New York State offers complete details on Paid Family Leave at PaidFamilyLeave.ny.gov, including updates for 2021 and COVID-19. The employer page also contains helpful resources, including employer forms, fact sheets and past webinars. Help is also available via a toll-free Paid Family Leave Helpline at (844) 337-6303, Monday through Friday, 8:30 a.m. – 4:30 p.m.
Veterans Matters: TBI in Returning Veterans Webinar
The Medical Society of the State of New York and Nassau County Medical Society are hosting a CME live webinar entitled Veterans Matters: TBI in Returning Veterans on Tuesday, November 3, 2020 at 7:30 am.
Click HERE to view the flyer and register for the program!
When: November 3, 2020 at 7:30 am
Faculty: David Podwall, MD
- Identify signs and symptoms indicative of the spectrum from concussion/mild TBI to severe TBI
- Examine evidence-based treatment modalities and when to refer to a specialist
- Identify red flags that indicate alternate or more severe pathology
- Outline an appropriate management plan for a patient presenting with concussion/TBI including a return to “normal life” protocol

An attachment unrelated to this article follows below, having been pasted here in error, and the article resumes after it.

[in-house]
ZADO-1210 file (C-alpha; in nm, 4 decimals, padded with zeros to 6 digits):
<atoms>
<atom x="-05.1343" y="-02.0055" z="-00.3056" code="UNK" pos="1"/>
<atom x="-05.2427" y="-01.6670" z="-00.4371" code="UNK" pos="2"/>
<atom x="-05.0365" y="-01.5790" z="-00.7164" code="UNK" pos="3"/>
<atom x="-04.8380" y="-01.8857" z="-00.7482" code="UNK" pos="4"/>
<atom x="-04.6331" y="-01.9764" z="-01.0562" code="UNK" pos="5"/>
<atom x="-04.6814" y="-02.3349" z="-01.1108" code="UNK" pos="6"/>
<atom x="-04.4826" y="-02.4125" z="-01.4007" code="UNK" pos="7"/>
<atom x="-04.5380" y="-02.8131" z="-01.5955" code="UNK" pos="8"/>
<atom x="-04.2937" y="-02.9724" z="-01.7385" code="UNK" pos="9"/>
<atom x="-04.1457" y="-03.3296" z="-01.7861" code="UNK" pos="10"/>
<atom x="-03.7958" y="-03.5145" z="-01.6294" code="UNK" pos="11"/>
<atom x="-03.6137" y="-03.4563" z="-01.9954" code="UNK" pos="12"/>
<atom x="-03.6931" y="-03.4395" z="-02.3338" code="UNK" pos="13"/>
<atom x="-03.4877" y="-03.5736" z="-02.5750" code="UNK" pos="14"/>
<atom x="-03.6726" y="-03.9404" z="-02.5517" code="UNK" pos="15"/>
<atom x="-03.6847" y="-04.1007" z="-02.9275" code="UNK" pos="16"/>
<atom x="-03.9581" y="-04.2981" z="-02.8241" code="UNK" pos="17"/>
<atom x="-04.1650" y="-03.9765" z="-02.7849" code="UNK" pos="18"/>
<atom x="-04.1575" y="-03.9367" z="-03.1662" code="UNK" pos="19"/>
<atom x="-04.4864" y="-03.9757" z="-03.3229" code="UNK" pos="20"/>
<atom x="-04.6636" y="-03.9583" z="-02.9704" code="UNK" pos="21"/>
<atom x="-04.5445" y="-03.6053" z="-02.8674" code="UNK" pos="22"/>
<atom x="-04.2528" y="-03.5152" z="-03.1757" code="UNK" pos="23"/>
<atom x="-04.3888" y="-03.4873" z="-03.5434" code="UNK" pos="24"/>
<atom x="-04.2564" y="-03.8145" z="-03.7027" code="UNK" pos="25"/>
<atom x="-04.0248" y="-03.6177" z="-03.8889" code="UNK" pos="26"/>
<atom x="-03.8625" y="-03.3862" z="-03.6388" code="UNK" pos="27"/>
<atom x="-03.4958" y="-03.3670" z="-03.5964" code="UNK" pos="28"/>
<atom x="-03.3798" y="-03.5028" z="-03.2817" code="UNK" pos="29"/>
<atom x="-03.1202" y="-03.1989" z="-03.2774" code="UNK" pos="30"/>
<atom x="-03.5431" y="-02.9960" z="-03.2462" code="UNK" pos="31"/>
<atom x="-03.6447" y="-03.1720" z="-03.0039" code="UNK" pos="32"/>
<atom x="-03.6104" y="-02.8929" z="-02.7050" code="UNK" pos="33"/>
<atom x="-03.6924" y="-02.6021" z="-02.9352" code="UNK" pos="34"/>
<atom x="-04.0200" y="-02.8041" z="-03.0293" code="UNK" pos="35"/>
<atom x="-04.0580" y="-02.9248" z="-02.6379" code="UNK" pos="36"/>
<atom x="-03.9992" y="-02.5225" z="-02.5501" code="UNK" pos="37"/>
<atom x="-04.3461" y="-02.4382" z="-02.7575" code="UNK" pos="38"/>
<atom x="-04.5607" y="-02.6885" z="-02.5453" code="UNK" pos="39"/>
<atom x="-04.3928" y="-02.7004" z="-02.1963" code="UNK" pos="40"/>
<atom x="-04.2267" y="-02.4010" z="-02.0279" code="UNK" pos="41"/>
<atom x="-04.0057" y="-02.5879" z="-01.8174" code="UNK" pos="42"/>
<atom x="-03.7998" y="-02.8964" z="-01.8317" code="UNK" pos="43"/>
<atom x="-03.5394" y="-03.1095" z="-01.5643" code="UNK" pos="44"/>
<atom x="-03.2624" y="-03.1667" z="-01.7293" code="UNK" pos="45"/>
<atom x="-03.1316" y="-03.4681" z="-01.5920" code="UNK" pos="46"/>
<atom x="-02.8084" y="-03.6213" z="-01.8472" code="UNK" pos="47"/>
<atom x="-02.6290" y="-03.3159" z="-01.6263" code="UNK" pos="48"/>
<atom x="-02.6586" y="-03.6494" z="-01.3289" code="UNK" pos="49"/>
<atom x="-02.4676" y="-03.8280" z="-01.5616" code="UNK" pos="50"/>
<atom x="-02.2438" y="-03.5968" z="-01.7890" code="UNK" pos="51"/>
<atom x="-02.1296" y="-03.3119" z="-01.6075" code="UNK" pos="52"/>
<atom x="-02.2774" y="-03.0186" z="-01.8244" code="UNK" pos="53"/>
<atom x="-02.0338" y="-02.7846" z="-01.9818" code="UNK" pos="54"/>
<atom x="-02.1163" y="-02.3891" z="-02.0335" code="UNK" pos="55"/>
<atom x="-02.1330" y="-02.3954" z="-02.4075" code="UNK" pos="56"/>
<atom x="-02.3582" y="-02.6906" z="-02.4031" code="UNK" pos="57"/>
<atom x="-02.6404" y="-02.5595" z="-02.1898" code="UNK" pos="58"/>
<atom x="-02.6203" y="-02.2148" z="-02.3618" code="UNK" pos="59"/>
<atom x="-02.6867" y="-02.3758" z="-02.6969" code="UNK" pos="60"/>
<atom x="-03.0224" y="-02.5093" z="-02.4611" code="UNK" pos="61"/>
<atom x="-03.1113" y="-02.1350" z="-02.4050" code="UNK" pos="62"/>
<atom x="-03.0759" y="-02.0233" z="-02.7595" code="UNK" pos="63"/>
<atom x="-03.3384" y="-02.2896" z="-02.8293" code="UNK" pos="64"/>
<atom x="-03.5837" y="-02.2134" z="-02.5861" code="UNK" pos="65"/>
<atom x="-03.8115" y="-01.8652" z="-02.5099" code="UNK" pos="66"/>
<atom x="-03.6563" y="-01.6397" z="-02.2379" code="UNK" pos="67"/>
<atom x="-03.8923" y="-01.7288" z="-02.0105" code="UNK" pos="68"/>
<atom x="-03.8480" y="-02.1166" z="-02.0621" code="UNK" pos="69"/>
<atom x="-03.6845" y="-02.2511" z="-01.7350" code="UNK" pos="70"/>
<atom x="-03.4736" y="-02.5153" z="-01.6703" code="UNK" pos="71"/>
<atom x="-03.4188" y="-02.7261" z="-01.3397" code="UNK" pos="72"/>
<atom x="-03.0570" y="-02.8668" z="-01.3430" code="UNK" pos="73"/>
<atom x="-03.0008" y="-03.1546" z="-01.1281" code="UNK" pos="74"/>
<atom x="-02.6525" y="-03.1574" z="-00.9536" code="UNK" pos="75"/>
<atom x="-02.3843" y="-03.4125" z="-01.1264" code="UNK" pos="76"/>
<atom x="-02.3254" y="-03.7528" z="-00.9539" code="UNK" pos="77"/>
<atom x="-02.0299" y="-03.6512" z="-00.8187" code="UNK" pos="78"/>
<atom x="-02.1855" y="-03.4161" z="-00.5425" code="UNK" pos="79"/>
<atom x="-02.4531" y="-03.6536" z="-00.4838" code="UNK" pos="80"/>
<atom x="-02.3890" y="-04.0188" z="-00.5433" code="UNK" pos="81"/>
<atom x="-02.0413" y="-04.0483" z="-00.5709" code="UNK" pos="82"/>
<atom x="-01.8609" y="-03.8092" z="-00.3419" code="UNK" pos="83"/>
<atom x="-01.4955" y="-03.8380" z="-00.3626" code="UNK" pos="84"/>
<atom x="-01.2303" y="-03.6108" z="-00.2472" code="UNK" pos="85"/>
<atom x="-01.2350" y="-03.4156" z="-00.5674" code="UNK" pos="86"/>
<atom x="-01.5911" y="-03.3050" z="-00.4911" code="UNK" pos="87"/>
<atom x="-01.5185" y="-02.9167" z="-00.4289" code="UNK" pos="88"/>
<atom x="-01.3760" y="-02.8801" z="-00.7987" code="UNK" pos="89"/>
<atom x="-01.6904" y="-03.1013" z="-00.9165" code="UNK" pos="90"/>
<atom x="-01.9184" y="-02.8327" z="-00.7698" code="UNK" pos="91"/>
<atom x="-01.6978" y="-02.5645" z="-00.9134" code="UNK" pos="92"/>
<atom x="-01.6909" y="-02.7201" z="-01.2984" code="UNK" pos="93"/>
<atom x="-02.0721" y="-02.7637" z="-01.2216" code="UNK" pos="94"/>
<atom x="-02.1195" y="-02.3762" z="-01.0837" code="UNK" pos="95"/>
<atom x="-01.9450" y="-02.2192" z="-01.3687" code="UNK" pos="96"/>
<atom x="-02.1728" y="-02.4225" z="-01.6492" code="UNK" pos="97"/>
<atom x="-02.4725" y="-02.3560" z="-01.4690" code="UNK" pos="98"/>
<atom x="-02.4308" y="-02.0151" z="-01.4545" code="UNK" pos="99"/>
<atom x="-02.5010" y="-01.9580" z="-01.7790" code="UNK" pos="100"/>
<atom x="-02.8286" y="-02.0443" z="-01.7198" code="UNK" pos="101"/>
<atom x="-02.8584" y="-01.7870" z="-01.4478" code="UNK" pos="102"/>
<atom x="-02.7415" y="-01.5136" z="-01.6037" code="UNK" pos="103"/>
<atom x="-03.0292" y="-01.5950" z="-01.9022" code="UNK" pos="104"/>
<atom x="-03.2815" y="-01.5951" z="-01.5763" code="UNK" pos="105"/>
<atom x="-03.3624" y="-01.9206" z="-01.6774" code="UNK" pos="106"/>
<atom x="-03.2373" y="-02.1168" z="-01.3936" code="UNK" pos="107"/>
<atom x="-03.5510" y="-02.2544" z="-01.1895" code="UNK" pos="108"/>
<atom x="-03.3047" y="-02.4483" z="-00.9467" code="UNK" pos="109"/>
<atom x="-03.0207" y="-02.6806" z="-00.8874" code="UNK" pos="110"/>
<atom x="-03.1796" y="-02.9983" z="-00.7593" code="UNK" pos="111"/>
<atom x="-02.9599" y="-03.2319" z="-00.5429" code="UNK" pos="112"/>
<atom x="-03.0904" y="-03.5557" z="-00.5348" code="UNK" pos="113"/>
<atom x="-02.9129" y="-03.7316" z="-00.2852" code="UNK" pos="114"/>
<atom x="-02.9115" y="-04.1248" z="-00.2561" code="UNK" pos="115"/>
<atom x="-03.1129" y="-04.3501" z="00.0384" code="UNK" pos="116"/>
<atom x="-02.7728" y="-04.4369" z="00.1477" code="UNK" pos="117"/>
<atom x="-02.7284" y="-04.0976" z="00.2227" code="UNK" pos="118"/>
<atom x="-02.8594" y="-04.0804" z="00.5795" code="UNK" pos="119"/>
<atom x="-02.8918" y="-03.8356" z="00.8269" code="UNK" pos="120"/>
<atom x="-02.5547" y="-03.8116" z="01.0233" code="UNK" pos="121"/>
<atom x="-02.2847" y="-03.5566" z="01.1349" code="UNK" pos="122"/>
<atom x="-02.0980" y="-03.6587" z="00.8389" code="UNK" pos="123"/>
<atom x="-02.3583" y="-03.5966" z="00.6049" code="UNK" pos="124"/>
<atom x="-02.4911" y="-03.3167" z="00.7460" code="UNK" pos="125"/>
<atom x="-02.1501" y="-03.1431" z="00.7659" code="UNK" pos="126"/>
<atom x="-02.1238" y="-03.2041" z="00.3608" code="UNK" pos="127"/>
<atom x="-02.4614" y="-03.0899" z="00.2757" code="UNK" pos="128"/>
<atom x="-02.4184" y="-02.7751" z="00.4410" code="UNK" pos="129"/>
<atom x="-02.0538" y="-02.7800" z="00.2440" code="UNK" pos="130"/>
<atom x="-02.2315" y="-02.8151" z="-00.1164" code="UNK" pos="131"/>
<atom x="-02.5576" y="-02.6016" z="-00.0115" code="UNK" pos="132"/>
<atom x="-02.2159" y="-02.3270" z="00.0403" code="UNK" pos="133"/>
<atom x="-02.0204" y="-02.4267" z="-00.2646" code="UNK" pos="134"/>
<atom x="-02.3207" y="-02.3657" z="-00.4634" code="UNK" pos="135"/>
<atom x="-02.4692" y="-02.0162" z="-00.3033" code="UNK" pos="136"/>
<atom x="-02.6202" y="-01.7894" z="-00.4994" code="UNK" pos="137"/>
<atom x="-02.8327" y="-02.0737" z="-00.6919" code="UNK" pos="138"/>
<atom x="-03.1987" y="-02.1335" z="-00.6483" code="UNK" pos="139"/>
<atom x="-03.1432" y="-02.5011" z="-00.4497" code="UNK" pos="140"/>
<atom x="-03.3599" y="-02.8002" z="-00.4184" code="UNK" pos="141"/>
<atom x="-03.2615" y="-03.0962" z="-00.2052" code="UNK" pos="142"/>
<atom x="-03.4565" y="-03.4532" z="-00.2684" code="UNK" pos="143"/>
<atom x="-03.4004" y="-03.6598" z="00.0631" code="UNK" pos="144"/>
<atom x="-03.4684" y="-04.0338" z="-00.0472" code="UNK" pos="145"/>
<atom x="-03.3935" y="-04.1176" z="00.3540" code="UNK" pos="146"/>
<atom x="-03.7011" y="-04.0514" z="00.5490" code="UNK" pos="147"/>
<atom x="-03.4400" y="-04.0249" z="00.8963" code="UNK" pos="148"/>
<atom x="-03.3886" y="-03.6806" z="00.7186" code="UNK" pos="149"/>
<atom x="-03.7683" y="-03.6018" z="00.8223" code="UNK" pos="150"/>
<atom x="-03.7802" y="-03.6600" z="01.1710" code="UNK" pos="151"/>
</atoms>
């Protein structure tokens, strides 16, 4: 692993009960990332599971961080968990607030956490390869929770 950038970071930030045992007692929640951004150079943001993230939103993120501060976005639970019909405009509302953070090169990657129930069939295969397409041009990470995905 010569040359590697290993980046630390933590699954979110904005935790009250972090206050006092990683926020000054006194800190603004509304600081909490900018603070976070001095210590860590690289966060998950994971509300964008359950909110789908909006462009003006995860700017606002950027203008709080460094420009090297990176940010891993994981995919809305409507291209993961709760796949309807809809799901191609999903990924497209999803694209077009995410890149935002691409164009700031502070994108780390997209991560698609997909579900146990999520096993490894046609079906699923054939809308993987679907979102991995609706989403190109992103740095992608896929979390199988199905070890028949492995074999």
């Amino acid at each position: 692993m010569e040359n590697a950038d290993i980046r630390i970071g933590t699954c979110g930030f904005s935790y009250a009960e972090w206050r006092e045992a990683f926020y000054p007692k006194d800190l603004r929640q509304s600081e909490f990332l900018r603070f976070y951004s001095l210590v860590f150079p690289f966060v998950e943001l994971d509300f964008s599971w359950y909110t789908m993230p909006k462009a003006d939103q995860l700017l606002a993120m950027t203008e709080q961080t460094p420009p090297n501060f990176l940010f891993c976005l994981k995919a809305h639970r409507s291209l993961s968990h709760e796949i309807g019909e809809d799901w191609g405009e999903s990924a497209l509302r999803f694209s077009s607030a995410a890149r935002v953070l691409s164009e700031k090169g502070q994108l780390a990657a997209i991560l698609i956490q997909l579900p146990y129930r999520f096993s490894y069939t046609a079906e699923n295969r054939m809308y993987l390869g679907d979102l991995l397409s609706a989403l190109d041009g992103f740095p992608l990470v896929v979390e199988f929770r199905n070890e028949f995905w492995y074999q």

For more information, contact Jangmu Sherpa at email@example.com or call (518) 465-8085
.The Medical Society of the State of New York is accredited by the Accreditation Council for Continuing Medical Education (ACCME) to provide continuing medical education for physicians.
.The Medical Society of the State of New York designates this live activity for a maximum of 1.0 AMA PRA Category 1 credits™. Physicians should claim only the credit commensurate with the extent of their participation in the activity.
Join Round Table Regarding NYS’s Response to Increase in HIV and Gonorrhea
We invite you to share your ideas and suggestions to inform New York State’s response to the increases in HIV and gonorrhea. This interactive virtual feedback session will provide Monroe County community providers the opportunity to provide input. Insight gained from these sessions will inform New York State Department of Health response to the HIV and gonorrhea increases in Monroe County.
When: Friday, October 30, 2020 | 11am – 12:30pm
Please register here.
CDC Expands Definition Of ‘Close Contacts,’ After Study Suggests COVID-19 Can Be Passed in Brief Interactions
The CDC, on October 21, expanded how it defines a “close contact” of someone with Covid-19 as it released new evidence showing the coronavirus can be passed during relatively brief interactions.